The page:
Saturday, June 6, 2020     Volume: 21, Issue: 14
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Santa Maria Sun / Eats

Don't fear wine: Winemaker Larry Schaffer of Tercero Wines aims to alleviate your worries

WENDY THIES SELL

When I want straight talk about wine, I head straight for Larry Schaffer.

Whether attending a Santa Barbara Vintners event, a Rhone Rangers tasting, or visiting his Tercero wine tasting room in Los Olivos, I can always count on this fervent wine guru for a lively discussion and his occasionally provocative perspective.


LEARN FROM LARRY
Any visit with winemaker Larry Schaffer, in his Tercero wine tasting room in Los Olivos, is compelling.
PHOTO BY WENDY THIES SELL

Schaffer has a message for anyone who has ever felt fearful of wine.

“For the most part, American consumers are scared of wine, and we don’t do a good job making them less scared of wine,” Schaffer said of the wine industry, which, he added, is a good example of why the craft beer industry is growing in popularity. “People are not intimidated by beer. They’re intimidated by wine. There’s a lot of misinformation in our industry, and not a lot that’s being done to change that. So if I can do it one person at a time …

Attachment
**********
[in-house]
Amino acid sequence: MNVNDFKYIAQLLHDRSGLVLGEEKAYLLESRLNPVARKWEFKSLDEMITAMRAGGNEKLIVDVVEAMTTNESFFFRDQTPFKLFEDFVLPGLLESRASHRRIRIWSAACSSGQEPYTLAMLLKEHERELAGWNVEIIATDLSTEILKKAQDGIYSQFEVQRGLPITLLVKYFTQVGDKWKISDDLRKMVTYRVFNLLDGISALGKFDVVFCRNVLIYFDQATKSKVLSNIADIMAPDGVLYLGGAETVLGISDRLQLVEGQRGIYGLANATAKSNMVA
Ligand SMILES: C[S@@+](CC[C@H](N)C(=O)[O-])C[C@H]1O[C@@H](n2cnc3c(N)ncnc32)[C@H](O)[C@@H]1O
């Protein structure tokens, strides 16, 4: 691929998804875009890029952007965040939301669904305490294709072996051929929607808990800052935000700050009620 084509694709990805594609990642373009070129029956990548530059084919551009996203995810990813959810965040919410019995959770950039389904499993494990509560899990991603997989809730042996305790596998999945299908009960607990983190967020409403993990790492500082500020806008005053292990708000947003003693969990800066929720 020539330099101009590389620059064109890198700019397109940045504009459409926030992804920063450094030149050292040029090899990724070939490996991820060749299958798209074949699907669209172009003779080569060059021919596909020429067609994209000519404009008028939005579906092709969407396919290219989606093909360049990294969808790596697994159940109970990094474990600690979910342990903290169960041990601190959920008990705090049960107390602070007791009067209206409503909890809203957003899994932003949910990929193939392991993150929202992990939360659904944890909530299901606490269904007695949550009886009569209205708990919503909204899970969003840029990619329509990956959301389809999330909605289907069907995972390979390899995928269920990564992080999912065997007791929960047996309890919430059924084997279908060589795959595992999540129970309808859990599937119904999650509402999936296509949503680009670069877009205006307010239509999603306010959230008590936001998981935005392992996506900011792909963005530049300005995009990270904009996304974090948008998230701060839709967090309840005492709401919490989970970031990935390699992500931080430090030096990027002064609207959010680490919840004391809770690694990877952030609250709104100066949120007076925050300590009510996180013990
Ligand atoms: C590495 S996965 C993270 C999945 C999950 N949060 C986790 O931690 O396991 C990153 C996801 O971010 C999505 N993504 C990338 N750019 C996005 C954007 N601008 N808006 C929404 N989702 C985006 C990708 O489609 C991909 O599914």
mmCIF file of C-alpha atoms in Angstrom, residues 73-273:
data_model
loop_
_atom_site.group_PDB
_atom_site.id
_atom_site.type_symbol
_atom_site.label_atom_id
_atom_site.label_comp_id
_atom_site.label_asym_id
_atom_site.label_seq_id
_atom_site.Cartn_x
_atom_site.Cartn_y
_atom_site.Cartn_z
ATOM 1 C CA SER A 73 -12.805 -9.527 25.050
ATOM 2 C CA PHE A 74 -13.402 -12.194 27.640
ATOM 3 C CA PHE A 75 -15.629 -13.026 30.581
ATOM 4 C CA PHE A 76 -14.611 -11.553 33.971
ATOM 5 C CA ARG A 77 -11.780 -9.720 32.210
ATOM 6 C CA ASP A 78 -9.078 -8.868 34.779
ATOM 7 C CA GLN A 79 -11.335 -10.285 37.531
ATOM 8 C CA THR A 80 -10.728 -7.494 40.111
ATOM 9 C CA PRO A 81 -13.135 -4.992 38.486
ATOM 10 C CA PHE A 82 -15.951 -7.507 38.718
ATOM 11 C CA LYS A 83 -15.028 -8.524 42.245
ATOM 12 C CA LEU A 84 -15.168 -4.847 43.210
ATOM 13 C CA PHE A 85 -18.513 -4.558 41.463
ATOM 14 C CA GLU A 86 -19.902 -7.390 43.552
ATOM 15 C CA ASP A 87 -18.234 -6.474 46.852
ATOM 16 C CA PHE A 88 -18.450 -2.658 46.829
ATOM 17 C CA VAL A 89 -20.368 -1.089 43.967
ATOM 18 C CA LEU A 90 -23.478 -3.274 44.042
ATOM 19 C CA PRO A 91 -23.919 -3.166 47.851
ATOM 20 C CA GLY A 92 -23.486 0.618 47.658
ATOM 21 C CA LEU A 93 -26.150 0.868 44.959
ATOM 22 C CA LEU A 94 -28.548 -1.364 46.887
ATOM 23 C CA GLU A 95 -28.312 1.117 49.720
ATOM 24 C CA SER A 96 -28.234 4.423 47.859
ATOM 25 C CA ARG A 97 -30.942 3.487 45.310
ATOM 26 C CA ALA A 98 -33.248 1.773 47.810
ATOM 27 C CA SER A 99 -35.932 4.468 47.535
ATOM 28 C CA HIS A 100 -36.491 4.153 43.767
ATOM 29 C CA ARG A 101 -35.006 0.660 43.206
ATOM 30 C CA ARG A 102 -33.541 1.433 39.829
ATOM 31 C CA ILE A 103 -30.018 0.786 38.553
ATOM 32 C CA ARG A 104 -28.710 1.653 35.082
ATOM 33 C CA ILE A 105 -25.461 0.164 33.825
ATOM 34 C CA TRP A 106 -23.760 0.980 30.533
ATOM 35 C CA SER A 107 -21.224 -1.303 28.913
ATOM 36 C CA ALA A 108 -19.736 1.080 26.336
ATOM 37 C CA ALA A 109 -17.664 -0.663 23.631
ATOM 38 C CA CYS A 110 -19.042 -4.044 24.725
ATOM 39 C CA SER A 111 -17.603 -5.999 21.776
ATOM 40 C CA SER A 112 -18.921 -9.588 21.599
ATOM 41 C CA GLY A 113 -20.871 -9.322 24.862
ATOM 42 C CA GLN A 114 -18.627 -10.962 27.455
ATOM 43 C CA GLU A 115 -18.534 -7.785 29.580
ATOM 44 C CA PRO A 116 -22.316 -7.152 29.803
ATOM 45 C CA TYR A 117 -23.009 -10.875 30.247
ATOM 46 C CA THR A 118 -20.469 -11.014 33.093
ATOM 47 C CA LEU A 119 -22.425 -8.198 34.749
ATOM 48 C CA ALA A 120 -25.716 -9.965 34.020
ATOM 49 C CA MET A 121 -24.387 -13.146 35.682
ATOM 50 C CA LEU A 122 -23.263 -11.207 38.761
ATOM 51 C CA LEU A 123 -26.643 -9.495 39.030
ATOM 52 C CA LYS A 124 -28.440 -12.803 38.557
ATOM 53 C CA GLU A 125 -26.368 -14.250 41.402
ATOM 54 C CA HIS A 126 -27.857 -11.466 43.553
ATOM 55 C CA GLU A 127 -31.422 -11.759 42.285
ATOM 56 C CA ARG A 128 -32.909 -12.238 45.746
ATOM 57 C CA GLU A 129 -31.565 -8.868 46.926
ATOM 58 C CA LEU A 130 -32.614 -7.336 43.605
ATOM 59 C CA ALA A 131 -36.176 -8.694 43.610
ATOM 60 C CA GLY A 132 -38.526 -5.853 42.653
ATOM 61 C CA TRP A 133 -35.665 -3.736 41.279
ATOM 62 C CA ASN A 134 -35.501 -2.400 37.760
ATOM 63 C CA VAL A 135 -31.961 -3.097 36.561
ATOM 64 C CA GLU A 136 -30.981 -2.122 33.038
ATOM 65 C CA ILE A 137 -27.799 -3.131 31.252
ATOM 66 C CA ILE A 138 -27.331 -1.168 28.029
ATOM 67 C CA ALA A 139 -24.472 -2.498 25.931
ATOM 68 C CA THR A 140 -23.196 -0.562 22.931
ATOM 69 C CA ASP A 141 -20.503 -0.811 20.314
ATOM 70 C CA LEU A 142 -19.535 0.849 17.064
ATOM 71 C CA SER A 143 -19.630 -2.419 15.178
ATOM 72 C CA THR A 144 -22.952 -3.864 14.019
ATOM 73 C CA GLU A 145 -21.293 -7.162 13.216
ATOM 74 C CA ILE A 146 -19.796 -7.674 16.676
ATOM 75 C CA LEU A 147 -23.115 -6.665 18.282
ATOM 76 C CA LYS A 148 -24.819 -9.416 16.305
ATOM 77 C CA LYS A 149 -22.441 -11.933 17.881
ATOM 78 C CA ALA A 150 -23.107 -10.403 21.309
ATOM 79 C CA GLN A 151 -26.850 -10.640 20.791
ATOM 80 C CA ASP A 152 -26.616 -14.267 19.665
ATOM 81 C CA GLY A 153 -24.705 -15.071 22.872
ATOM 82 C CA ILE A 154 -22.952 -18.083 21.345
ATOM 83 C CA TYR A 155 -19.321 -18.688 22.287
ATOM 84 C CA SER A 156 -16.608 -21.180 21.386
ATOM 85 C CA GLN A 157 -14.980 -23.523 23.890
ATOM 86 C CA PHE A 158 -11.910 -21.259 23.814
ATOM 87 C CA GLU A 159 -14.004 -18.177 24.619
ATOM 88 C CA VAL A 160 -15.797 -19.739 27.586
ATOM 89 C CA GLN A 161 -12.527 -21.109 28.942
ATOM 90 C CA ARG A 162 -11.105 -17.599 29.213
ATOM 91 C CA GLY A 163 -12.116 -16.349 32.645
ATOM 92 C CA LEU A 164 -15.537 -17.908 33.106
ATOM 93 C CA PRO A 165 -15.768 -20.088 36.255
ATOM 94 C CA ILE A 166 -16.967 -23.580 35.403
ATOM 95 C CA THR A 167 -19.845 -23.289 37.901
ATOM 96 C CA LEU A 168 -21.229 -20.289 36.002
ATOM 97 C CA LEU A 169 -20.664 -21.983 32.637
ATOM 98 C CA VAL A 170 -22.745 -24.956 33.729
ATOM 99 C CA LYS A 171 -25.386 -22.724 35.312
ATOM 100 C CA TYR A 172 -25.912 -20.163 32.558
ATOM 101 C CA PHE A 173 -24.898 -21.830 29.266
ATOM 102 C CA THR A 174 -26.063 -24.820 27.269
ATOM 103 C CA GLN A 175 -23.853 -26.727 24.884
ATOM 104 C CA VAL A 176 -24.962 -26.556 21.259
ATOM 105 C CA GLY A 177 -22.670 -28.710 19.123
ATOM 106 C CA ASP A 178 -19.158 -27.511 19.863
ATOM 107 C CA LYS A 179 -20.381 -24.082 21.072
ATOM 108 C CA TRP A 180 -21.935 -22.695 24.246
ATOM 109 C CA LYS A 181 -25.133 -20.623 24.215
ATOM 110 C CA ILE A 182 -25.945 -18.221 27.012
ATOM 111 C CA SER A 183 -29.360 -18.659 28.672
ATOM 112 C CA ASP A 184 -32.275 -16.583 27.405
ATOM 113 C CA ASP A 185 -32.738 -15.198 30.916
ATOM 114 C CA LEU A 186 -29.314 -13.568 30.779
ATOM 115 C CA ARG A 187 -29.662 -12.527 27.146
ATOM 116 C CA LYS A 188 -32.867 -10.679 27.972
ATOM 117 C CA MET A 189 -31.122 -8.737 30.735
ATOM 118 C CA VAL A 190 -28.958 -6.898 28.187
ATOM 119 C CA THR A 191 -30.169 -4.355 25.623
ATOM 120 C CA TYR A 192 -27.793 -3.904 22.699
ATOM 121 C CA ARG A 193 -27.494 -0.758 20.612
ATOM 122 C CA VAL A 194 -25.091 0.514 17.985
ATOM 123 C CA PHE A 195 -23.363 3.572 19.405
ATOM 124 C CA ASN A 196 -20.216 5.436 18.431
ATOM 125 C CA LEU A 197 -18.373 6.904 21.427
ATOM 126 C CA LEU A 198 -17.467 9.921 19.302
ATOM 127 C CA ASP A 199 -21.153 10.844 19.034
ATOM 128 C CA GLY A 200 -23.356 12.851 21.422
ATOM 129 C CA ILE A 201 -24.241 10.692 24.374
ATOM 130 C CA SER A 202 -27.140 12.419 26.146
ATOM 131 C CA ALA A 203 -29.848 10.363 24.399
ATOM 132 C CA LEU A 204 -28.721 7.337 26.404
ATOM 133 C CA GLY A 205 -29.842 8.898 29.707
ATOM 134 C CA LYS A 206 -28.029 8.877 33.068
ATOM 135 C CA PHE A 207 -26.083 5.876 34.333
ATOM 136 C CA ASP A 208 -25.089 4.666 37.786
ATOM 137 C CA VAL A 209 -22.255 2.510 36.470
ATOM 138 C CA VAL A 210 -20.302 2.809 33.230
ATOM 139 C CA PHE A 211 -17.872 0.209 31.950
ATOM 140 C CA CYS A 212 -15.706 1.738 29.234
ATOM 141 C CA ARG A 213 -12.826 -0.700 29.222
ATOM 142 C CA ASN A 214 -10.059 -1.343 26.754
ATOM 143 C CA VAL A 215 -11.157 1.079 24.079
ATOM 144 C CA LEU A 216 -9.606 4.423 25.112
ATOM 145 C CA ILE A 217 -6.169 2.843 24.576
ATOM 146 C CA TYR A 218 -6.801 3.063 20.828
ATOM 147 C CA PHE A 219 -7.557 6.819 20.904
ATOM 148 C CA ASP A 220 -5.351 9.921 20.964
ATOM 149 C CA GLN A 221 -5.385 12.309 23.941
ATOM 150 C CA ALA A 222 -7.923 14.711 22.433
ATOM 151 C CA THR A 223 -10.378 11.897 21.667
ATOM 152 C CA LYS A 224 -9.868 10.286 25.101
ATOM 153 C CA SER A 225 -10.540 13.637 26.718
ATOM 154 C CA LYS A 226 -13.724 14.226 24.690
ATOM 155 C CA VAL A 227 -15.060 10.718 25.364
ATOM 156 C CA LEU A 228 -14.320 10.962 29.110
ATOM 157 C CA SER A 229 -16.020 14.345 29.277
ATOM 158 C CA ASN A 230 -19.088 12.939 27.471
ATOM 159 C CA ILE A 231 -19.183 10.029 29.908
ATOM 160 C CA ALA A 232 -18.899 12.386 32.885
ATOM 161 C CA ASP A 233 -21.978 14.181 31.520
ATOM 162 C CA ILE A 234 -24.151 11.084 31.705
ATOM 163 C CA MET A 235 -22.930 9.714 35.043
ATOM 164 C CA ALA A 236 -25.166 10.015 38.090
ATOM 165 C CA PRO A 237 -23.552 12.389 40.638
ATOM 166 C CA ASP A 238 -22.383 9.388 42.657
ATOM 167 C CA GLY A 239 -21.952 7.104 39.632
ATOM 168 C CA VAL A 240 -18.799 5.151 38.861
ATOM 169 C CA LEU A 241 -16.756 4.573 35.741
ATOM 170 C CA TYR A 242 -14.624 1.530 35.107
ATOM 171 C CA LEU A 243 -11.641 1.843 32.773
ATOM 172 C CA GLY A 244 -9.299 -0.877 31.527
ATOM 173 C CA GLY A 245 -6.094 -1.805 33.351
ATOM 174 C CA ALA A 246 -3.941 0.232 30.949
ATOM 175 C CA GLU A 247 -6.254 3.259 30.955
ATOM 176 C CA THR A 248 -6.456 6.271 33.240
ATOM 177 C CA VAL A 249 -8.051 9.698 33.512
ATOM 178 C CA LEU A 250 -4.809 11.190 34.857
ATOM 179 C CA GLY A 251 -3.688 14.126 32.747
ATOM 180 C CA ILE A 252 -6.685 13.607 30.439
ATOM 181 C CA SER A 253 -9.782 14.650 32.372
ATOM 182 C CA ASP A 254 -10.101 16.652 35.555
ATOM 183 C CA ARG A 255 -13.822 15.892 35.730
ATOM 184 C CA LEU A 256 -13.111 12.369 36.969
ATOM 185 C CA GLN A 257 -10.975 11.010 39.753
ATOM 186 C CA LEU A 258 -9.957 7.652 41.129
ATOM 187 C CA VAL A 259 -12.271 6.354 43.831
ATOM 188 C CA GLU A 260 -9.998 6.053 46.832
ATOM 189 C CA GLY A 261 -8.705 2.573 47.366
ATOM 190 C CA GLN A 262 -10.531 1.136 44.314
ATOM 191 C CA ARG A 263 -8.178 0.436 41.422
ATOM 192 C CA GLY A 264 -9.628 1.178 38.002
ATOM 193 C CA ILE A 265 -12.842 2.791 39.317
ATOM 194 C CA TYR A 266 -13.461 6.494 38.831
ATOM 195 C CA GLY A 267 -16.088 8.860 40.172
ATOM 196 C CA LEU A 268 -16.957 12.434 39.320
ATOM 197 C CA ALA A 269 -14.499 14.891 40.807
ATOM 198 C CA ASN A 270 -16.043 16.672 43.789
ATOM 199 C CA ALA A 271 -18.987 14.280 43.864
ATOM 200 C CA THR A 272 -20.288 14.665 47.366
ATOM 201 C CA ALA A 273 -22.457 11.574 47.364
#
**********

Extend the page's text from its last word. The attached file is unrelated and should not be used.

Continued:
“I think people take it way too seriously! If you were in a little village in Italy, you’re given the choice of a carafe of red or a carafe of white. There are no labels, no scores, no intimidation.”

He starts by throwing out the rulebook. Take the much maligned, low-price-point white zinfandel, the sweeter pink wine bought by many Americans.

“White zin is one of the three most popular wines in our country,” Schaffer said. “Go to Des Moines; go to Omaha; but not only that, go to California. … If that’s what people want with their steak, they’re not wrong. And yet they’re led to believe that they’re wrong, that they’re inferior—and that’s just wrong!

“People will come in here and say, ‘Do you have any sweet wines?’ They’re embarrassed,” and they shouldn’t be, Schaffer said. “There’s an old adage in the wine business that people ‘talk dry’ and ‘drink sweet.’ I think that is probably 90 percent of people, that would prefer to have a little sweetness in their wine even if they’re not calling it sweet.”


SANTA BARBARA COUNTY RHONE
Roussanne, a white Rhone varietal, produced by Tercero Wines, has been called the 'red-wine-drinker’s-white-wine.'
PHOTO BY WENDY THIES SELL

The UC Davis-educated Schaffer quizzes his customers so that he can pinpoint what their palate will find palatable.

“The first question I like to ask somebody when they come in the tasting room is how they drink their coffee,” Schaffer shared. “It’s a good question to ask because people are not intimidated by coffee. Getting a conversation started is a good thing. It’s a fun thing to do. I want people to feel comfortable drinking whatever they drink.”

But then he backs it up with science, and it begins to make sense.

“‘Do you use cream or not?’ This comes from food research at Cornell University. It doesn’t hold 100 percent of the time, but if you drink your coffee with cream—unless it’s cultural—you tend to do that because you want to cut the bitterness. Sugar doesn’t cut bitterness, but cream does,” Schaffer said.